First published in the November 2009 issue of Wheels magazine, Australia's best car mag since 1953.
Ron Stephenson floors the throttle of his ‘Hot Mustard’ Charger R/T E38 and with a crackling, braying snarl it belts off down the Murray River Road. Peter McKay is after him in the Commodore SV6, while I’m left spinning rear wheels in the Falcon XR6.
Damn, that Charger has some grunt! The E38 is nearly 40 years old; this particular example is the second one ever built, and Ron recently knocked back $200,000 for it. But that’s not going to stop him giving his gorgeous car a good thrashing.
We close up as the corner approaches where photographer Brunelli is waiting for a line-astern convoy shot. It’s immediately obvious that there’ll be no holding back as far as Ron’s concerned… He’s cranking the Charger in, wheels splayed, body rolling, rear-end wiggling. The pace is on.
“You get in this car and it’s just toey,” Ron says later. “It just wants to go. It’s a magic car.”
Indeed, when the E38 appeared as part of the original VH Charger range back in 1971, the performance the Aussie Chrysler engineers managed to extract from its overhead-valve in-line 4.3-litre six seemed the result of sorcery.
Fed by three Weber side-draught, twin-throat carbies, the Hemi six-pack punched out a heady 210kW and 431Nm. The car ran 0-100km/h in 6.4sec and 0-400m in 15sec. The following year the four-speed R/T E49 went even faster, and for two decades nothing else built in Australia could beat it.
And the E38’s outputs still embarrass the best naturally-aspirated hot-six efforts from Ford and Holden. Only the MY10 Commodore’s new LLT direct-injection High Feature V6 can match it, and even then only for power, not torque.
Even so, the E38 is not here to slug it out toe-to-toe with the latest FG XR6 and VE SV6. Not with a four-speed gearbox versus six-speed autos; torsion bar front- and leaf-spring rear suspension versus sophisticated multi-links; unassisted recirculating ball steering versus forward-mounted rack and pinion; and unservoed disc/drum brakes versus powered discs all-round in concert with ABS and electronic stability control.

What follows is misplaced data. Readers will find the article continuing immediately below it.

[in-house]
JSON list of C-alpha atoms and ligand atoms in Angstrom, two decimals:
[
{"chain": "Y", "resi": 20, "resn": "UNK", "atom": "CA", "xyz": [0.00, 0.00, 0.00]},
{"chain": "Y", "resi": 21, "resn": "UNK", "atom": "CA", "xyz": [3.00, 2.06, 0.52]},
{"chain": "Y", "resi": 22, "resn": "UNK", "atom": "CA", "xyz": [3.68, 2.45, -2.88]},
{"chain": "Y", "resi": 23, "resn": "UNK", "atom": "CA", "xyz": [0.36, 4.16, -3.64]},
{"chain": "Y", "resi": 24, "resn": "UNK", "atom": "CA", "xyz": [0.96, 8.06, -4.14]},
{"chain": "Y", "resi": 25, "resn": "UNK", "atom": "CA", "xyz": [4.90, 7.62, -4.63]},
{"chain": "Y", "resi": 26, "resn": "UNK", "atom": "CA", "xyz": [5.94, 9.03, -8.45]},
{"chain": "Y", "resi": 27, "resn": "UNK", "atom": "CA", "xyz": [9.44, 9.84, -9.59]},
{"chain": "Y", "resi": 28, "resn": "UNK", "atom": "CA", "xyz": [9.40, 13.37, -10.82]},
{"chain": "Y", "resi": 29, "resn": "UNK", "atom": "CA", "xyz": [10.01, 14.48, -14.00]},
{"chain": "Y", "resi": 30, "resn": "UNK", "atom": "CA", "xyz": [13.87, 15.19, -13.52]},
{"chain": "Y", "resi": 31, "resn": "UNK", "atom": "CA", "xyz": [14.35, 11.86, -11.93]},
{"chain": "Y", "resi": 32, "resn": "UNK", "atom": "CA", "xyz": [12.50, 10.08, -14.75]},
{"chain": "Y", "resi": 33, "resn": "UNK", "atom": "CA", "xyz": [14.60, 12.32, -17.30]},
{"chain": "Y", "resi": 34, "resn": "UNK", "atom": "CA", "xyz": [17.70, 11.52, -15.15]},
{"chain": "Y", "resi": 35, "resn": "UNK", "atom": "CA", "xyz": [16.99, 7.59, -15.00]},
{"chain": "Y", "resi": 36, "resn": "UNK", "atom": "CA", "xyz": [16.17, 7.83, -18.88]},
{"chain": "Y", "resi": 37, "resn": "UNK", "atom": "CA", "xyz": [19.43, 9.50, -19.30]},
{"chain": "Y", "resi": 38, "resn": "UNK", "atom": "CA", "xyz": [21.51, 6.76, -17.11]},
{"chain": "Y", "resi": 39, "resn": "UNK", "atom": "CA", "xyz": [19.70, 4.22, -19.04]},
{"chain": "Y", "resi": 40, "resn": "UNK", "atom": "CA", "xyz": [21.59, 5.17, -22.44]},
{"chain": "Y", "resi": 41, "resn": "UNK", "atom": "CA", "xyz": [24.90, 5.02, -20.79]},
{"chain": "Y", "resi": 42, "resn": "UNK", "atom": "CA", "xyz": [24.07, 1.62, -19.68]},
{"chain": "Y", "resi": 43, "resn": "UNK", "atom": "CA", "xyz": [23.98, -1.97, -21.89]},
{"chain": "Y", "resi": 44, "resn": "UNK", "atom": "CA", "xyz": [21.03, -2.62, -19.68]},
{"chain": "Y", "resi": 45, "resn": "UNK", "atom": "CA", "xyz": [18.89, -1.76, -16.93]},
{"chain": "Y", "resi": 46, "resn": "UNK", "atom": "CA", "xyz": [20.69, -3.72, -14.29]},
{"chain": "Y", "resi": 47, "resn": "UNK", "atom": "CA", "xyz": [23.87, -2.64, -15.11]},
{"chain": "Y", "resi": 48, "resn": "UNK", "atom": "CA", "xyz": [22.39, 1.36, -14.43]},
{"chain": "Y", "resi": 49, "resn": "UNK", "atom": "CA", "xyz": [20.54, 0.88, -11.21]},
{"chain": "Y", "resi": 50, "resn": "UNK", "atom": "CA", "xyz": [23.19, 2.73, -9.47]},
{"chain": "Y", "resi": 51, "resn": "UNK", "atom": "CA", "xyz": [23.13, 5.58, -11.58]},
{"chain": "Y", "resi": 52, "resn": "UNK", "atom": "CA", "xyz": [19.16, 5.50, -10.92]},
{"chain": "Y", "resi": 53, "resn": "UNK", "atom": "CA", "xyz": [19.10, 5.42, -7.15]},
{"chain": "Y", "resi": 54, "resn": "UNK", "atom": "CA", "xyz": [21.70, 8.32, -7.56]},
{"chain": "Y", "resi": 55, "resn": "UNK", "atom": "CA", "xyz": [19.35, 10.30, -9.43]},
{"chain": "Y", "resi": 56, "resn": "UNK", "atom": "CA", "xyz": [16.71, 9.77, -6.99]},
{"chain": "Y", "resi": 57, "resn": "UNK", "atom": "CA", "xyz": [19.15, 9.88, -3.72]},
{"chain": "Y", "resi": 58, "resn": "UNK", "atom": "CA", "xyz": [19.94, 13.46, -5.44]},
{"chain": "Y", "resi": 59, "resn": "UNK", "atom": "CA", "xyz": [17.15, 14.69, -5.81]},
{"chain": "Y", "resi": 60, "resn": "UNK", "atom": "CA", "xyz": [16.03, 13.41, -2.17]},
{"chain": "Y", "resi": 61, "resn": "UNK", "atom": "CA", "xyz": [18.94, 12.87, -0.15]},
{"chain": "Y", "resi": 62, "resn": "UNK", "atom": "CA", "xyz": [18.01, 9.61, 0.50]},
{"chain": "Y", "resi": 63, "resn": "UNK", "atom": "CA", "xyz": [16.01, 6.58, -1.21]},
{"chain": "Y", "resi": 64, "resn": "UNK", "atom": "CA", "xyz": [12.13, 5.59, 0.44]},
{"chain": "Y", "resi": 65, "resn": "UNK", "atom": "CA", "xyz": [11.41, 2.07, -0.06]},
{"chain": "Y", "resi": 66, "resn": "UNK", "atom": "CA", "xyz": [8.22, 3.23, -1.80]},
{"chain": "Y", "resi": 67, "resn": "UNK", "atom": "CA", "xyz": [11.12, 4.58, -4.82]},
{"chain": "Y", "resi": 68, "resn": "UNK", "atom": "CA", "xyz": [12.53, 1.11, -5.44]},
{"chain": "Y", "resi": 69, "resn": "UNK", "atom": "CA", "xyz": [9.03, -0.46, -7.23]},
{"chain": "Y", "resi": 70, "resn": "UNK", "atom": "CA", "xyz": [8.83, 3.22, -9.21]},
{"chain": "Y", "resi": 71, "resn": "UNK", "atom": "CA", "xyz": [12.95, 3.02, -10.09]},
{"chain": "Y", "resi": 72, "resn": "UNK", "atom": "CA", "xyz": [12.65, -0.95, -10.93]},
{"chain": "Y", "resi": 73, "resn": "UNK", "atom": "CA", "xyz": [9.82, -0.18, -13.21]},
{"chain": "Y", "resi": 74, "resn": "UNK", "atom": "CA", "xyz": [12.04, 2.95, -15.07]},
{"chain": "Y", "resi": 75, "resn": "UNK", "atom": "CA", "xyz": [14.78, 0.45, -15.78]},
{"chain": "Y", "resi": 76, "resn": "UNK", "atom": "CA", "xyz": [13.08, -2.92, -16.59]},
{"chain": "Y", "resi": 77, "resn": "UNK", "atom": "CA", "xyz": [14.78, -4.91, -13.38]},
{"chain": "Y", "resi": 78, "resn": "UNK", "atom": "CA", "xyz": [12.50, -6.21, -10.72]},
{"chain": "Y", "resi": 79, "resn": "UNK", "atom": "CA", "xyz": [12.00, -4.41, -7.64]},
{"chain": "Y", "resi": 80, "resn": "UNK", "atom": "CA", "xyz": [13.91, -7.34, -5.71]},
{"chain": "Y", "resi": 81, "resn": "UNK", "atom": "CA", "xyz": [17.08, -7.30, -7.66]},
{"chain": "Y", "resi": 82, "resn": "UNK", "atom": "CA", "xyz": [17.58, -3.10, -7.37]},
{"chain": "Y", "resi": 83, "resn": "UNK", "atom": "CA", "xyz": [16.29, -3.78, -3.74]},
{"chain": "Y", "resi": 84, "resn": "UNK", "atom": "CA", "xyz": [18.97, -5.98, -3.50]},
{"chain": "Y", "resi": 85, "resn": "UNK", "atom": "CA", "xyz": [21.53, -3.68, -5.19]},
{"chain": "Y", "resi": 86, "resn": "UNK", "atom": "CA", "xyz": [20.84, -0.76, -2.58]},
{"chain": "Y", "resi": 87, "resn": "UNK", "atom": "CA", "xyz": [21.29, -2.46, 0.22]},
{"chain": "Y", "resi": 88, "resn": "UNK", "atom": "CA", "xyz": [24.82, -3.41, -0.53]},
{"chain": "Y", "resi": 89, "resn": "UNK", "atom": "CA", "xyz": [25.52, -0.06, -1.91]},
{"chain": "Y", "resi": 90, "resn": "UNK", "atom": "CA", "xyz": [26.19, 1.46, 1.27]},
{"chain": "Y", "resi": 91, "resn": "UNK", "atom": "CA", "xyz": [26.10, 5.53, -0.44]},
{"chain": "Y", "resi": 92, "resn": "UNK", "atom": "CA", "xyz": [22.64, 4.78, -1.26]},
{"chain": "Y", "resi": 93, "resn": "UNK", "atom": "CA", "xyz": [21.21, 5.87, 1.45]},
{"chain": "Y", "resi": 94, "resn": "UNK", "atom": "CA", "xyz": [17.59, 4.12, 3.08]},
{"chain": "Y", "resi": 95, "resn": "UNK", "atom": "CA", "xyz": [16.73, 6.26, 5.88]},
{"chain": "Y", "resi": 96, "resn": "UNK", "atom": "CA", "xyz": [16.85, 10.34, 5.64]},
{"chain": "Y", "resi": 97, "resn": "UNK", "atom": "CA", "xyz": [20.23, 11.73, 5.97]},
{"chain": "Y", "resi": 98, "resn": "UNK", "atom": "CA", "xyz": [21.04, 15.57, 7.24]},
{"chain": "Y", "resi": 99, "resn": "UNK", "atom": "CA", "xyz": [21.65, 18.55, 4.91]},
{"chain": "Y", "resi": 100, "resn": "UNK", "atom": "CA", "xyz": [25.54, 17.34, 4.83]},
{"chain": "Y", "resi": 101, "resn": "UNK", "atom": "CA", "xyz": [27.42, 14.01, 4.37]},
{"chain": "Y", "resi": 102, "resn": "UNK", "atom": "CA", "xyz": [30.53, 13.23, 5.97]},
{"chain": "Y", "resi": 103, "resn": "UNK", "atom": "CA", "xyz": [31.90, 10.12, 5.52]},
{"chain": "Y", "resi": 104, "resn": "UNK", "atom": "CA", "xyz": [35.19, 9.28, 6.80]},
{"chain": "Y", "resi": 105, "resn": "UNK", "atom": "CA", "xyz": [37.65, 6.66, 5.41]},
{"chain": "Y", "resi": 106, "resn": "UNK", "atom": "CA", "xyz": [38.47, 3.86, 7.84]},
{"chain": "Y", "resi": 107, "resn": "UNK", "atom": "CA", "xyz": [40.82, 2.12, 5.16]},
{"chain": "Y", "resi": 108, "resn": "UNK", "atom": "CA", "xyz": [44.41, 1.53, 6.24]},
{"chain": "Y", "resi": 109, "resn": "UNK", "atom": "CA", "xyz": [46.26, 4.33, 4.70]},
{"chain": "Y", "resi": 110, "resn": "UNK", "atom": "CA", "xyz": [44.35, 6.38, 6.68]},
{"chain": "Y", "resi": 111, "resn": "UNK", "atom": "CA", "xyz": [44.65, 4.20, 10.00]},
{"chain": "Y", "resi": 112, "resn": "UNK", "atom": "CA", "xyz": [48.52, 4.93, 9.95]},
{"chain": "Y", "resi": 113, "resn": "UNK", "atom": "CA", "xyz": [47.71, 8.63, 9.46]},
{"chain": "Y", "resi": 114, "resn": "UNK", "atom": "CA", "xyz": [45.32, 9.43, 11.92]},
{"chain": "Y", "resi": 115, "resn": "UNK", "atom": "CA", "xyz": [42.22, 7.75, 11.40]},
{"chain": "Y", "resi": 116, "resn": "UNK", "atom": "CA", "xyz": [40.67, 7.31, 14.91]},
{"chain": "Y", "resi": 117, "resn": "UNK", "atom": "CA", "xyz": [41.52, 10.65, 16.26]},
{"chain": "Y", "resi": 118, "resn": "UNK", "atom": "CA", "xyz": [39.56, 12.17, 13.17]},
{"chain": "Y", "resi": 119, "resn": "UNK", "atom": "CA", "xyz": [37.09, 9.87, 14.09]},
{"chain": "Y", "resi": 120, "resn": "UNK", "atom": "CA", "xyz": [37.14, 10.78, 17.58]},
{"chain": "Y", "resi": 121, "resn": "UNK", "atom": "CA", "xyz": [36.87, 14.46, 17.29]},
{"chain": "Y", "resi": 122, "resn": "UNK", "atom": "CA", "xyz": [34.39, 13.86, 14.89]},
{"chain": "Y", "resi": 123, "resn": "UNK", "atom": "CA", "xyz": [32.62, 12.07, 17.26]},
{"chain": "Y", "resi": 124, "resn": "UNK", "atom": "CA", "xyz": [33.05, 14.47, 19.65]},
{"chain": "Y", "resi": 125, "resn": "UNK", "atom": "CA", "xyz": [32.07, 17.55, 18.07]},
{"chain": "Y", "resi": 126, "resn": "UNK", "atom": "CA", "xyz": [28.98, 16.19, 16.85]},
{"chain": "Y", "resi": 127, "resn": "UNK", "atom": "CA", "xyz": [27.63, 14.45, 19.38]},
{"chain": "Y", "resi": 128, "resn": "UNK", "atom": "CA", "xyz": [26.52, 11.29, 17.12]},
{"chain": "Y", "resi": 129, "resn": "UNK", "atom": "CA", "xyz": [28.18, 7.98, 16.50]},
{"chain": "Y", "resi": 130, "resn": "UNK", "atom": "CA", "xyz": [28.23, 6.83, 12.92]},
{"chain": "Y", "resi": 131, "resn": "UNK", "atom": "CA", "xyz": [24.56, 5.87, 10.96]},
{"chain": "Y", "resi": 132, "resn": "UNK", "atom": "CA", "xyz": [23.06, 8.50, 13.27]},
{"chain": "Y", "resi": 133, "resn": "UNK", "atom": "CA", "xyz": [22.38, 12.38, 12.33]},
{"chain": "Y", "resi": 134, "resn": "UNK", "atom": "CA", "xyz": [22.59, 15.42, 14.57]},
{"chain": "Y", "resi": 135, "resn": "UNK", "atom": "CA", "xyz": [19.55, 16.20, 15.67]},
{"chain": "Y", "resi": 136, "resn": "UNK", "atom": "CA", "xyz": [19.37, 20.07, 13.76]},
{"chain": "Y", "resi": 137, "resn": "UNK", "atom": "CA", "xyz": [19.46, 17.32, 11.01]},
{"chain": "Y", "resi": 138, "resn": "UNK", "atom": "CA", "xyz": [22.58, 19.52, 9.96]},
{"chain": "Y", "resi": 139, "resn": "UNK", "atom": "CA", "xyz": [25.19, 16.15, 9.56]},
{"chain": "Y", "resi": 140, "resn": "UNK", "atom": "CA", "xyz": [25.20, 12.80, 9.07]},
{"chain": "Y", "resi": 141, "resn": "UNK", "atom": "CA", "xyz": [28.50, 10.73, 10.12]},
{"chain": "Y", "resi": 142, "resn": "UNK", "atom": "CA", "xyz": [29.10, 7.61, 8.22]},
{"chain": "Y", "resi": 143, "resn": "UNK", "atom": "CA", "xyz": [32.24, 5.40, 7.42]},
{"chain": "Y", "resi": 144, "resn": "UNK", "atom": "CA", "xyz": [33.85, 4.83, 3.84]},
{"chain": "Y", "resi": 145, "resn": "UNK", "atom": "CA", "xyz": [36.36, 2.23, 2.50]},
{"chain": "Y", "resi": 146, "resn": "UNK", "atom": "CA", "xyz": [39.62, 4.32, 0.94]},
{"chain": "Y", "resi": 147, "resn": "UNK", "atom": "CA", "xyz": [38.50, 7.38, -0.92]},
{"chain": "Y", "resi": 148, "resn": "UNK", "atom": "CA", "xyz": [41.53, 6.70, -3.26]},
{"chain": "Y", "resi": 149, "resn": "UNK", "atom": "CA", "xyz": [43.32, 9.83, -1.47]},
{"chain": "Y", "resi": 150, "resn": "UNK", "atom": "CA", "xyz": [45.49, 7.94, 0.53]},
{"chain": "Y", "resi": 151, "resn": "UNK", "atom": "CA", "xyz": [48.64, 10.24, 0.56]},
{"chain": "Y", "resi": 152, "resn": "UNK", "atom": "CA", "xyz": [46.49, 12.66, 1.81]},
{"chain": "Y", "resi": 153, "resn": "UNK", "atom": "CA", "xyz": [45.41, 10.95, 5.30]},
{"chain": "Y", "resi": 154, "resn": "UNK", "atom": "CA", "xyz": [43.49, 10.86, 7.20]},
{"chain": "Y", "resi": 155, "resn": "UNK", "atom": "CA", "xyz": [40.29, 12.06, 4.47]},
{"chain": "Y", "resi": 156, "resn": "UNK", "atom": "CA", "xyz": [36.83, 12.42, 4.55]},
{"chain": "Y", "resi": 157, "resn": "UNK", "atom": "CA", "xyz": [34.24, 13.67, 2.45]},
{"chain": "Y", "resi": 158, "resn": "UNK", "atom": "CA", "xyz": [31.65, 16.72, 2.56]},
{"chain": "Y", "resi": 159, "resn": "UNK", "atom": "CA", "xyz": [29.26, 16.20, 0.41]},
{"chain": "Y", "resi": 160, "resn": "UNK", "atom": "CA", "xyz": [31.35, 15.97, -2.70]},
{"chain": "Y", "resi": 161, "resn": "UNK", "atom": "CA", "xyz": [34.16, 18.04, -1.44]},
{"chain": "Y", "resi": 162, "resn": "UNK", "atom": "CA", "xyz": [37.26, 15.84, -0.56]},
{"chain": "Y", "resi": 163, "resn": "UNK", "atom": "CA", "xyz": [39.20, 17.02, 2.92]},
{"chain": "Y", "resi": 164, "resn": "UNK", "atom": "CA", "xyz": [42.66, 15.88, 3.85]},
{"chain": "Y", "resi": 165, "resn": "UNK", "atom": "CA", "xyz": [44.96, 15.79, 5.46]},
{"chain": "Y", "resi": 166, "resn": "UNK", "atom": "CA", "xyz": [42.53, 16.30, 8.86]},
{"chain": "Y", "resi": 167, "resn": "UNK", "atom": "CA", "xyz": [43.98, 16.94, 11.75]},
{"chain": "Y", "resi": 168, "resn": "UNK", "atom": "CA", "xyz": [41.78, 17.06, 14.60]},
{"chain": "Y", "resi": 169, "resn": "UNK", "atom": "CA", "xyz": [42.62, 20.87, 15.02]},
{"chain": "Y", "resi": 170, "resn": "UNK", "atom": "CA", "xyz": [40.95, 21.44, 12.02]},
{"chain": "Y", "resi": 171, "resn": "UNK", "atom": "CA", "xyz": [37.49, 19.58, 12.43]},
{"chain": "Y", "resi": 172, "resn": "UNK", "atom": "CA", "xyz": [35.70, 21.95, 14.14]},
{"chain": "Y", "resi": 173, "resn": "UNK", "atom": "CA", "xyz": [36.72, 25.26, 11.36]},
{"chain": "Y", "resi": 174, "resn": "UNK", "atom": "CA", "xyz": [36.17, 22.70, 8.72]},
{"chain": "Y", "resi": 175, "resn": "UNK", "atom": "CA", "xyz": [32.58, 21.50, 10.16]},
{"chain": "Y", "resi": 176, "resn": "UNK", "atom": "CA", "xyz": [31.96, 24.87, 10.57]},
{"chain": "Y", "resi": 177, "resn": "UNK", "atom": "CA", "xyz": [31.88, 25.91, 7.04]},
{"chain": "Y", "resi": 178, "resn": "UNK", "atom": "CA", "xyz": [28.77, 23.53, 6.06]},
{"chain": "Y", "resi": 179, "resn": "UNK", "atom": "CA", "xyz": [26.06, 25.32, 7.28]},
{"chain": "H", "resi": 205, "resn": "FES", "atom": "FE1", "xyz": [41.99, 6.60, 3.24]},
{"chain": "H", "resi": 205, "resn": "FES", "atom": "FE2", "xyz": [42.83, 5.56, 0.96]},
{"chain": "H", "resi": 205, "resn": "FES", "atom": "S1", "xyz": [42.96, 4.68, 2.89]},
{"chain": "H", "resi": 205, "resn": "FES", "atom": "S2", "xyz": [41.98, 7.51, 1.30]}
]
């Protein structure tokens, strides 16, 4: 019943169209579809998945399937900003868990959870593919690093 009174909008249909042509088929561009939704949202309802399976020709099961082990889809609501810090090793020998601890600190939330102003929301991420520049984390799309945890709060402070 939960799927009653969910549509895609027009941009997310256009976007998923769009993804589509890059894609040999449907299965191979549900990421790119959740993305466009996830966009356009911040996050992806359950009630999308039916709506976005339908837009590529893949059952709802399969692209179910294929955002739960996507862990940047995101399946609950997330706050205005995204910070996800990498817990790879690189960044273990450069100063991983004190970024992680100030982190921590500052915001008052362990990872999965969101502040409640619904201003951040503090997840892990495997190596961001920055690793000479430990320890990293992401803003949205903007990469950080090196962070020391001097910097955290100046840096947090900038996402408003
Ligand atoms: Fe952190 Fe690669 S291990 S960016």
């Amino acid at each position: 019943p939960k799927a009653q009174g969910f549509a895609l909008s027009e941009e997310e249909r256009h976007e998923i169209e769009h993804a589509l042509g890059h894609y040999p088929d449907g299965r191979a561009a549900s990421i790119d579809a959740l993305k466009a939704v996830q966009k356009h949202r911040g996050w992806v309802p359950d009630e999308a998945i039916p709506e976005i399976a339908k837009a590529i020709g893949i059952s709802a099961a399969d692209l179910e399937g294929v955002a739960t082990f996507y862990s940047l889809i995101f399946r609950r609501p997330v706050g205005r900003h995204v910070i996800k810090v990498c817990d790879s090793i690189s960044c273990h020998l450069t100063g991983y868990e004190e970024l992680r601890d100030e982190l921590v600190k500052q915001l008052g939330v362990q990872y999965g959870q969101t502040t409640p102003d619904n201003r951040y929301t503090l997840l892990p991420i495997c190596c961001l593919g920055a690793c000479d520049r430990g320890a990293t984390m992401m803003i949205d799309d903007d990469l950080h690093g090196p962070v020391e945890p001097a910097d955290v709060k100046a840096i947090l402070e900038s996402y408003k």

Instead, think of the E38 as the Old Bull, watching from on-high as the young up-and-comers go head-to-head. Its position in the pantheon cannot be challenged. What we want to know is whether spirit and can fire our emotions in anything like the same way.
So Ron, a 57-year-young plumber has made the trek up the Hume from Melbourne in his beautifully restored E38. The XR6 has also come north, while McKay has liberated the SV6 from Holden’s Sydney press test fleet and made the trip south. Our meeting place is Albury, just north of the NSW/Vic border, from where blacktop runs in an enticing tangle eastwards, and where McKay once raced.
But first the XR6 and SV6 face a preliminary battle on Tumut Airport’s 1060-metre stretch of bitumen. It’s here, near the foothills of the Snowies, that we get to find out if the key feature of Holden’s MY10 update – the SIDI (Spark Ignition Direct Injection) engine – lives up to the hype, with a kilowatt count that climbs to 210kW and torque peak that rises 10Nm to 350Nm.
Previously, the SV6 has been the XR’s bunny in a straight line. But it’s now pushed 15kW ahead of the Falcon’s 4.0-litre in-line six and narrowed the torque gap, albeit to a still substantial 41Nm.
Crucially, it’s also now mated to GM’s new 6L50E six-speed auto, replacing the five-speed 5L40E option. So it matches gear-for-gear our XR6, equipped with the excellent ZF six-speed.
As rain clouds sweep up the valley, the Falcon sets the benchmark time. Hooking up sweetly on the damp but still grippy surface with ESP on or off, it crosses the 100km/h marker in 7.2sec and continues to build a head of steam, covering 400m in 15.2sec.
These are the best times Wheels has extracted from an FG XR6 by several tenths, so it’s a good ’un. And a familiar experience too, the big engine sounding a tad harsh as it approaches its 6100rpm cut-out, yet staying smooth and slurring into the next gear.
Meanwhile, Holden’s new six feels friskier, lighter, sexier. It revs harder than the Falcon engine, as the HF engine always has, cutting off at a heady 6750rpm. The hoarseness of old is gone, replaced by a soundtrack from the new induction and dual exhausts so well orchestrated you wish it was louder.
Compared with the old HF, it feels like the anchor has been cut off. Yet it still can’t quite catch the Falcon, clocking a 7.4 and 15.4. It’s still substantial progress considering the VE SV6 ran an 8.1 and 15.8 when we first road-tested it in late 2006.
Our car was hindered by a slight throttle dead-spot which didn’t help its standing starts, but that wasn’t an issue in the rolling 80-120km/h test and helps explain why the Holden was faster.
So while DI can’t quite get the SV6 on terms in a straight line, there’s no arguing it gives it an economy advantage. Holden claims a 10 percent cut to 10.1L/100km, lining it up directly against the ZF-equipped XR.
After more than 1000km it actually undercut that figure, logging an exceptional 9.4L/100km, a clear litre more frugal than the Falcon. There’s a rider in that figure because the Holden did slightly more freeway running than the XR6, and with a lighter load onboard.
However, after our day of Murray River Valley exploration, the two cars’ figures could be compared without equivocation, and the Commodore was still clearly ahead; 11.1L/100km to 12.0L/100km.
But it’s the only clear advantage emerging as the day progresses. We proceed at a brisk pace, a bright collection rolling on blacktop that wends its way through a blazingly green landscape dotted with full dams and weatherboard farmhouses.